These questions of religion and science are worth taking the time to ask, even if we do not feel that we have the “proof” of what we think is the answer.

What are you most curious about? Search our website and the answers may get you started on a path that leads you to ever more pertinent questions.

Climate change, the church and created co-creators

Climate change, the church and created co-creators

NASA heat map combining historical measurements with data from climate simulations using the best available computer models to provide forecasts of how global temperature and precipitation might change up to 2100 under different greenhouse gas emissions scenarios. (Credit: NASA/public domain)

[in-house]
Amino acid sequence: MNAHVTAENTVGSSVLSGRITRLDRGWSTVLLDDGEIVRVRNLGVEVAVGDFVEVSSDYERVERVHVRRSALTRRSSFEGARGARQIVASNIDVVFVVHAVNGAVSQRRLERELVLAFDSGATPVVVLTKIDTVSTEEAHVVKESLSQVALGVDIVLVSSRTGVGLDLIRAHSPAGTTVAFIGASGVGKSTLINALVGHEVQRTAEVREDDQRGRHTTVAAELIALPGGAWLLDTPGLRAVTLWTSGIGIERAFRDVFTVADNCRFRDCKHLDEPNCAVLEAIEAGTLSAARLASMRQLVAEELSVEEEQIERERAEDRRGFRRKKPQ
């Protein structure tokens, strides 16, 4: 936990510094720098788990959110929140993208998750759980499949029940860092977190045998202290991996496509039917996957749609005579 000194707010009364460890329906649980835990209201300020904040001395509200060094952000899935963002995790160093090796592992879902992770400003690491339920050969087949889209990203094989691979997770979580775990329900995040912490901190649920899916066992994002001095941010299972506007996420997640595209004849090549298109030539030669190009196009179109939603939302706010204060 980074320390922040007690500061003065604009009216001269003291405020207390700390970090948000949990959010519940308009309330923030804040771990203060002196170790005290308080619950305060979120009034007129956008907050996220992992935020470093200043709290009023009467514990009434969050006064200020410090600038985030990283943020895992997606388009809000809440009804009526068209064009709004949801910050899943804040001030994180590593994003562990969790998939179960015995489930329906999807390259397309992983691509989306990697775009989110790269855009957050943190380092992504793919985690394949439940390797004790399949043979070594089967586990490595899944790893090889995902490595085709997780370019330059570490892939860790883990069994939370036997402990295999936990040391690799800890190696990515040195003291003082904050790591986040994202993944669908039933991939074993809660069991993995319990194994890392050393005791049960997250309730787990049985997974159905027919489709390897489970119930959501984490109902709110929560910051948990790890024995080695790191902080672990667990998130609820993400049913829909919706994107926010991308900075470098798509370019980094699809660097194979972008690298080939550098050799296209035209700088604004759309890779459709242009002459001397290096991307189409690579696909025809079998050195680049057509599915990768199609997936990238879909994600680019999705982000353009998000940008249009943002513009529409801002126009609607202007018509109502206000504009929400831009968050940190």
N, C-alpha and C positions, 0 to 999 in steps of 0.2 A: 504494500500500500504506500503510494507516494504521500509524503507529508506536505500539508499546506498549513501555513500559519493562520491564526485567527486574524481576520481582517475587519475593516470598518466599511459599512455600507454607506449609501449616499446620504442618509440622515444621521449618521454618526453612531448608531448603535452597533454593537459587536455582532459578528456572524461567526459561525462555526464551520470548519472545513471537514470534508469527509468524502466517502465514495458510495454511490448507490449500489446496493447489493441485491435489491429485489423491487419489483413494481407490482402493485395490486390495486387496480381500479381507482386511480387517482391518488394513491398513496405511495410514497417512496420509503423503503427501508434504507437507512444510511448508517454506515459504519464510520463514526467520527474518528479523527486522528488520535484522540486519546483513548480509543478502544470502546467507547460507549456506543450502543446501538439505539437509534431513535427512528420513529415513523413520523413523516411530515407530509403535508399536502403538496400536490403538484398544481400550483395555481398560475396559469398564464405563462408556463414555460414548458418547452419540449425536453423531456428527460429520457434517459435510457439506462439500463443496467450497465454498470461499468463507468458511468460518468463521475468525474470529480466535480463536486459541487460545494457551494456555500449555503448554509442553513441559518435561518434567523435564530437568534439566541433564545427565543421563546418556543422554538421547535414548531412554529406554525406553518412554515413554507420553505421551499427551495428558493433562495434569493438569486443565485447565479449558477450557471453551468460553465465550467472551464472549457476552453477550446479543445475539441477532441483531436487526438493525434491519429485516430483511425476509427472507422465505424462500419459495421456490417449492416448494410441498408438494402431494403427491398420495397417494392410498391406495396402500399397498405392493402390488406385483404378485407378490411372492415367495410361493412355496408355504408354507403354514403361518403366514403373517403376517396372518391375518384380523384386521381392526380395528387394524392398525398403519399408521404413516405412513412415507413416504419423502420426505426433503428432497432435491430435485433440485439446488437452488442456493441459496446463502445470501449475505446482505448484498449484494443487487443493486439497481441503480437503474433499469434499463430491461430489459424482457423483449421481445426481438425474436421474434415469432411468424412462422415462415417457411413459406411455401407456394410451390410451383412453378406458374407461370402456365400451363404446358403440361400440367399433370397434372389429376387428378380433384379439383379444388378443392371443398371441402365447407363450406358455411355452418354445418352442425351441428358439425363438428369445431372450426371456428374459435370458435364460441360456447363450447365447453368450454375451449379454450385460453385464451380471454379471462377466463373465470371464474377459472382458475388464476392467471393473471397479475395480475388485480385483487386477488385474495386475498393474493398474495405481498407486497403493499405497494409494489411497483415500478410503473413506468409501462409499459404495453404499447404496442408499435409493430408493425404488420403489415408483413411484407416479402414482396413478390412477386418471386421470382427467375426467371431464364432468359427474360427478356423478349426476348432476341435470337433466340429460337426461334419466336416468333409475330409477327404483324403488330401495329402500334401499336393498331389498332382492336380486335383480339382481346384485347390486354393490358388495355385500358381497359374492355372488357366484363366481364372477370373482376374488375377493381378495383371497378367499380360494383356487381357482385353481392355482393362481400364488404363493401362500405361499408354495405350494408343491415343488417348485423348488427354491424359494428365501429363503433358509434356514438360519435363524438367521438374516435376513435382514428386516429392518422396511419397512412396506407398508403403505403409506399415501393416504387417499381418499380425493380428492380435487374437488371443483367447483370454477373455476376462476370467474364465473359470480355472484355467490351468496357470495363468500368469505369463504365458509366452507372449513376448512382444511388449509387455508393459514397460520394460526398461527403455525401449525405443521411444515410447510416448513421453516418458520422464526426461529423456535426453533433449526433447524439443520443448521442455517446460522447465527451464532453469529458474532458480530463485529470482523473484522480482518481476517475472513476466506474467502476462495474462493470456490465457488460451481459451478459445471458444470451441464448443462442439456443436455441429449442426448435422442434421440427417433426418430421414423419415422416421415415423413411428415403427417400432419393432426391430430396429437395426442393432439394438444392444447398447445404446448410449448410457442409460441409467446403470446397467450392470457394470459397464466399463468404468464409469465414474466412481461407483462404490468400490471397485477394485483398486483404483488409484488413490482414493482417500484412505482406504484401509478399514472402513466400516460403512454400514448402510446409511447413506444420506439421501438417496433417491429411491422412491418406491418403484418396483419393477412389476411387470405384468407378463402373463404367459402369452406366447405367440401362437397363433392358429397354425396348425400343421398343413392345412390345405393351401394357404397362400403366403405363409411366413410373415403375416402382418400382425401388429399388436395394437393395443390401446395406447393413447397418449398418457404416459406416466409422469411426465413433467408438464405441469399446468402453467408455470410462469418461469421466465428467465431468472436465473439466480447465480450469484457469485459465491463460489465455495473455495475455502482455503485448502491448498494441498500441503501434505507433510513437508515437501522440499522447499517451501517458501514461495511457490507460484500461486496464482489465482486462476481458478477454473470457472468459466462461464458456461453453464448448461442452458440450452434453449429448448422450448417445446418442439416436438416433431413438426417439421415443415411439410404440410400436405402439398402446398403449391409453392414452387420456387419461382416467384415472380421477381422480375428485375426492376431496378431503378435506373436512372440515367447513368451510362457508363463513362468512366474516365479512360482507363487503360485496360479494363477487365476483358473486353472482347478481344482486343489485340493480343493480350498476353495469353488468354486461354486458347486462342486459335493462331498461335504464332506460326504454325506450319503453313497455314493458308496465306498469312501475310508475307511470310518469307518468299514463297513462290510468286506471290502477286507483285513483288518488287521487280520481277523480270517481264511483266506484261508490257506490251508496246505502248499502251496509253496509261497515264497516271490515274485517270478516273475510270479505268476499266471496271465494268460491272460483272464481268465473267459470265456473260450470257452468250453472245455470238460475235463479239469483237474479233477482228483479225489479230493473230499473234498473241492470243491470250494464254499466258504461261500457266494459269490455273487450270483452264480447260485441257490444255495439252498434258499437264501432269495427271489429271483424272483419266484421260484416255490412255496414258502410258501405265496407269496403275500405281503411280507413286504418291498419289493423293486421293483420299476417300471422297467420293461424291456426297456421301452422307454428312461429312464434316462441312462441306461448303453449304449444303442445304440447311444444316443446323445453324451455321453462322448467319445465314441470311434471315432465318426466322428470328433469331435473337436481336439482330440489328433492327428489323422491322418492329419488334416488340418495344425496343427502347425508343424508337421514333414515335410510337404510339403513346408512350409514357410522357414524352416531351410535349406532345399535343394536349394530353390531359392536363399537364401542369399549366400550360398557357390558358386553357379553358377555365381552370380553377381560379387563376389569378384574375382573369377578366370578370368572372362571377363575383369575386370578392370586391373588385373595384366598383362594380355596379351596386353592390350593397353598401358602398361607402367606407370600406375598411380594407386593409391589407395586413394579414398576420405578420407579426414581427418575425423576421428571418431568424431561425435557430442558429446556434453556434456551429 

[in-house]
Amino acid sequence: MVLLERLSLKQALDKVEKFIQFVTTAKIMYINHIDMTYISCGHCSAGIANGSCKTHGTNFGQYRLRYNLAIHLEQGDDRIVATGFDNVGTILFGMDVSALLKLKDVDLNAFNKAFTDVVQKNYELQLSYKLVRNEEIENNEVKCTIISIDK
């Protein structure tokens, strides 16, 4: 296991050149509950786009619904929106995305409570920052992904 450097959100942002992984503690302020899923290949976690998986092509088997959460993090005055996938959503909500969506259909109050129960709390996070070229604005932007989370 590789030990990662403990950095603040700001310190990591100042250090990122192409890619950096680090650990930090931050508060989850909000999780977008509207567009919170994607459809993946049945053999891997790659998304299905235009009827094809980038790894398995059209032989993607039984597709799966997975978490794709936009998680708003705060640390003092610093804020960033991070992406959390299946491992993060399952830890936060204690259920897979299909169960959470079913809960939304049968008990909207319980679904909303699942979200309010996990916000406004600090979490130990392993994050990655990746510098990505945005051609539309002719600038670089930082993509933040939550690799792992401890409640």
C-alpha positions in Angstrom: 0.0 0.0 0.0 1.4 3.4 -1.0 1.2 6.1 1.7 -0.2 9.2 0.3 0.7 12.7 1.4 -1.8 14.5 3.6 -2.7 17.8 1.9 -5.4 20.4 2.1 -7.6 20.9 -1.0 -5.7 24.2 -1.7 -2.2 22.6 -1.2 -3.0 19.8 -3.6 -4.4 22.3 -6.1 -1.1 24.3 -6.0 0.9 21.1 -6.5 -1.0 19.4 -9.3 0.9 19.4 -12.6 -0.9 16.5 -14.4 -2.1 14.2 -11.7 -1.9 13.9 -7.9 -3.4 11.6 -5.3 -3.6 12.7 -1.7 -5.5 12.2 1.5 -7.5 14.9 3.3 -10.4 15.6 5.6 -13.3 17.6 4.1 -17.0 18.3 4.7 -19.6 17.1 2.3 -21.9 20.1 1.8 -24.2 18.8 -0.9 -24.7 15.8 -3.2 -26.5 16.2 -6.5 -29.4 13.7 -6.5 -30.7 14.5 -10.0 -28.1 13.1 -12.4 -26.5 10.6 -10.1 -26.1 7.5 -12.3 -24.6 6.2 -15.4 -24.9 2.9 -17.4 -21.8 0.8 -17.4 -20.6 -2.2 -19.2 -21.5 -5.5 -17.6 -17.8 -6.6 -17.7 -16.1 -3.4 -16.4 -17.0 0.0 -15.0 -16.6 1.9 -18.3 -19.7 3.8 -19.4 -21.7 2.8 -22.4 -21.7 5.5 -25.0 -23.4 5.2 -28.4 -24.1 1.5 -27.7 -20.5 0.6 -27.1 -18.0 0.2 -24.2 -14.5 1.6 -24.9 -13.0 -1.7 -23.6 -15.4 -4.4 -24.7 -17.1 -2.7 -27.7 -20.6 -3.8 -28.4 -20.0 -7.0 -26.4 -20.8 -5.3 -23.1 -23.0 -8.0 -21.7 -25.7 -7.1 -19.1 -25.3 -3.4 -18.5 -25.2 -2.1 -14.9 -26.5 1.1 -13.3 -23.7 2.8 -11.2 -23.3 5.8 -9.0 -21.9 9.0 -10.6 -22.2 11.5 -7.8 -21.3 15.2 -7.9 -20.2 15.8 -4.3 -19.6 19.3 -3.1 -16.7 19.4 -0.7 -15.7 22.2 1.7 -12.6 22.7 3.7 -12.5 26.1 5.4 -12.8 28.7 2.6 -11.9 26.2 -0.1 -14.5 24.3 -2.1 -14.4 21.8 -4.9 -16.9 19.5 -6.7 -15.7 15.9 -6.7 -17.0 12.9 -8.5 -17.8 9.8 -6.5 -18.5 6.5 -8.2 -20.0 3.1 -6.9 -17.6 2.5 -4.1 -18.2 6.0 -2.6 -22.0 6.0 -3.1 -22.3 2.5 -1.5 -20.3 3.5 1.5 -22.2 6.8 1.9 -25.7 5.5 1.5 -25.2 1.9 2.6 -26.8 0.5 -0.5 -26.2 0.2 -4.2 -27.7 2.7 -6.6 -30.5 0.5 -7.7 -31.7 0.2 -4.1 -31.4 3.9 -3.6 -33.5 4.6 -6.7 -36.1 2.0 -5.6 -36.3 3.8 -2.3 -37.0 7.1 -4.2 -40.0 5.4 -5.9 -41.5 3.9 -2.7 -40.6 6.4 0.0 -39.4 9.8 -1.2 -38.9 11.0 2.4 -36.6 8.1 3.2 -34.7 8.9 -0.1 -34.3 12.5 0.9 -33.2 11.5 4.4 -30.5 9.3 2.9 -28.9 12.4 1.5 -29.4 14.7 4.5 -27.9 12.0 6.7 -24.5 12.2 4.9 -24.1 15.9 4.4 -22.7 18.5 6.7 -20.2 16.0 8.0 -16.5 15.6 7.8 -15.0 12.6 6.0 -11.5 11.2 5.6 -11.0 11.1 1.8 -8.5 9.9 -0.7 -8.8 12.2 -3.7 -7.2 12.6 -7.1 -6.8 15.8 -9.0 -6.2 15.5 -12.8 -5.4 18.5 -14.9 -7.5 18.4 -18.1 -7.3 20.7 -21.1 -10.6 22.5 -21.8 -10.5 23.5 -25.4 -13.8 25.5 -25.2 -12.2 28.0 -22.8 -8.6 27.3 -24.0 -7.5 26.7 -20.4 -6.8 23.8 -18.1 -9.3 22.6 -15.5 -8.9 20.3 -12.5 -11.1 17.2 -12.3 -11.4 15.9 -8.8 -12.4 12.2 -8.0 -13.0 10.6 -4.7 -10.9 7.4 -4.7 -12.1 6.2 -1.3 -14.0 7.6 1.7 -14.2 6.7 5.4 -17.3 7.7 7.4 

Climate change denial has never had a higher profile supporter than today’s White House.  Weighing the economic costs against the benefits of the Paris accord, the U.S. government has decided to pull out of the accord citing unfairness with the deal, specifically with other countries who stand to benefit from Americans losing jobs.

According to President Donald Trump’s announcement of his decision, it is less about the climate than other countries getting an economic advantage over the United States. Quoting the Wall Street Journal, rather than scientists, he described the Paris Agreement as a “self-inflicted major economic wound.”

For many Americans, the logic seems sound, as jobs are always in demand and seemingly fleeting in many places across the country today. Despite that reality, we need to re-think eco-justice initiatives to offer our scientists in the pews a leading role because of what they know in thoughtful reflection of where we are headed.